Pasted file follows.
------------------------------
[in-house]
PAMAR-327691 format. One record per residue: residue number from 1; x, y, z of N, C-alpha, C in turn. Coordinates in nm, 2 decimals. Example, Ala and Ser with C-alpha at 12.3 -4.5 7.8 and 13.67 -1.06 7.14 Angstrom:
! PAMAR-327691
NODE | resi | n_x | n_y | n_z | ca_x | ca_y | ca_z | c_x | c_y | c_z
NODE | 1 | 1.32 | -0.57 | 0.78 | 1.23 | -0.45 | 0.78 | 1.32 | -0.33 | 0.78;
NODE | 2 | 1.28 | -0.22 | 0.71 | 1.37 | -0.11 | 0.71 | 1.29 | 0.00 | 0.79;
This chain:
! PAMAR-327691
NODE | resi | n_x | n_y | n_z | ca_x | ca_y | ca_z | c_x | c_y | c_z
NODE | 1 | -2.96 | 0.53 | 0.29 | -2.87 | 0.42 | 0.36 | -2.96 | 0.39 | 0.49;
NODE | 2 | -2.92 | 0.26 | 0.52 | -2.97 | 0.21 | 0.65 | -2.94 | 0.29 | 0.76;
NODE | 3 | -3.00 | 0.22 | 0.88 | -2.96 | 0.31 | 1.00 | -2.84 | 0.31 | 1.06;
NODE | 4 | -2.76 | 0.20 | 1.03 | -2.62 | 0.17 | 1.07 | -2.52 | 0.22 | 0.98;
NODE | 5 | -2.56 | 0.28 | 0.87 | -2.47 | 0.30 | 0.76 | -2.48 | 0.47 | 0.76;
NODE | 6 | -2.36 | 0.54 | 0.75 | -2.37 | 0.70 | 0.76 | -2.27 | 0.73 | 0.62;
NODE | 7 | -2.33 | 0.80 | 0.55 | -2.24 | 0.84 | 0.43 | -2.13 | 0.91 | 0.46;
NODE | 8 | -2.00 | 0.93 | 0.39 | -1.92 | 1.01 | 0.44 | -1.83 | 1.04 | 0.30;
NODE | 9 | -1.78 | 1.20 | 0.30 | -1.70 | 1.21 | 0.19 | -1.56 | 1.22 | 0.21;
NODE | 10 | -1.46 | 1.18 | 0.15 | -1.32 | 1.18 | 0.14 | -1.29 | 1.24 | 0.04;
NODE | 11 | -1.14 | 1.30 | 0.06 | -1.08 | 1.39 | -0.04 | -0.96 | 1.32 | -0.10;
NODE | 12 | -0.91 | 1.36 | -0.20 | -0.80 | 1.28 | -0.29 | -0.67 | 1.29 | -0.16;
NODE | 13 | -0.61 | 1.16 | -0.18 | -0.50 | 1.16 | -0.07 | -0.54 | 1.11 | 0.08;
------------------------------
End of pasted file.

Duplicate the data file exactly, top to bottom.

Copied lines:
[in-house]
PAMAR-327691 format. One record per residue: residue number from 1; x, y, z of N, C-alpha, C in turn. Coordinates in nm, 2 decimals. Example, Ala and Ser with C-alpha at 12.3 -4.5 7.8 and 13.67 -1.06 7.14 Angstrom:
! PAMAR-327691
NODE | resi | n_x | n_y | n_z | ca_x | ca_y | ca_z | c_x | c_y | c_z
NODE | 1 | 1.32 | -0.57 | 0.78 | 1.23 | -0.45 | 0.78 | 1.32 | -0.33 | 0.78;
NODE | 2 | 1.28 | -0.22 | 0.71 | 1.37 | -0.11 | 0.71 | 1.29 | 0.00 | 0.79;
This chain:
! PAMAR-327691
NODE | resi | n_x | n_y | n_z | ca_x | ca_y | ca_z | c_x | c_y | c_z
NODE | 1 | -2.96 | 0.53 | 0.29 | -2.87 | 0.42 | 0.36 | -2.96 | 0.39 | 0.49;
NODE | 2 | -2.92 | 0.26 | 0.52 | -2.97 | 0.21 | 0.65 | -2.94 | 0.29 | 0.76;
NODE | 3 | -3.00 | 0.22 | 0.88 | -2.96 | 0.31 | 1.00 | -2.84 | 0.31 | 1.06;
NODE | 4 | -2.76 | 0.20 | 1.03 | -2.62 | 0.17 | 1.07 | -2.52 | 0.22 | 0.98;
NODE | 5 | -2.56 | 0.28 | 0.87 | -2.47 | 0.30 | 0.76 | -2.48 | 0.47 | 0.76;
NODE | 6 | -2.36 | 0.54 | 0.75 | -2.37 | 0.70 | 0.76 | -2.27 | 0.73 | 0.62;
NODE | 7 | -2.33 | 0.80 | 0.55 | -2.24 | 0.84 | 0.43 | -2.13 | 0.91 | 0.46;
NODE | 8 | -2.00 | 0.93 | 0.39 | -1.92 | 1.01 | 0.44 | -1.83 | 1.04 | 0.30;
NODE | 9 | -1.78 | 1.20 | 0.30 | -1.70 | 1.21 | 0.19 | -1.56 | 1.22 | 0.21;
NODE | 10 | -1.46 | 1.18 | 0.15 | -1.32 | 1.18 | 0.14 | -1.29 | 1.24 | 0.04;
NODE | 11 | -1.14 | 1.30 | 0.06 | -1.08 | 1.39 | -0.04 | -0.96 | 1.32 | -0.10;
NODE | 12 | -0.91 | 1.36 | -0.20 | -0.80 | 1.28 | -0.29 | -0.67 | 1.29 | -0.16;
NODE | 13 | -0.61 | 1.16 | -0.18 | -0.50 | 1.16 | -0.07 | -0.54 | 1.11 | 0.08;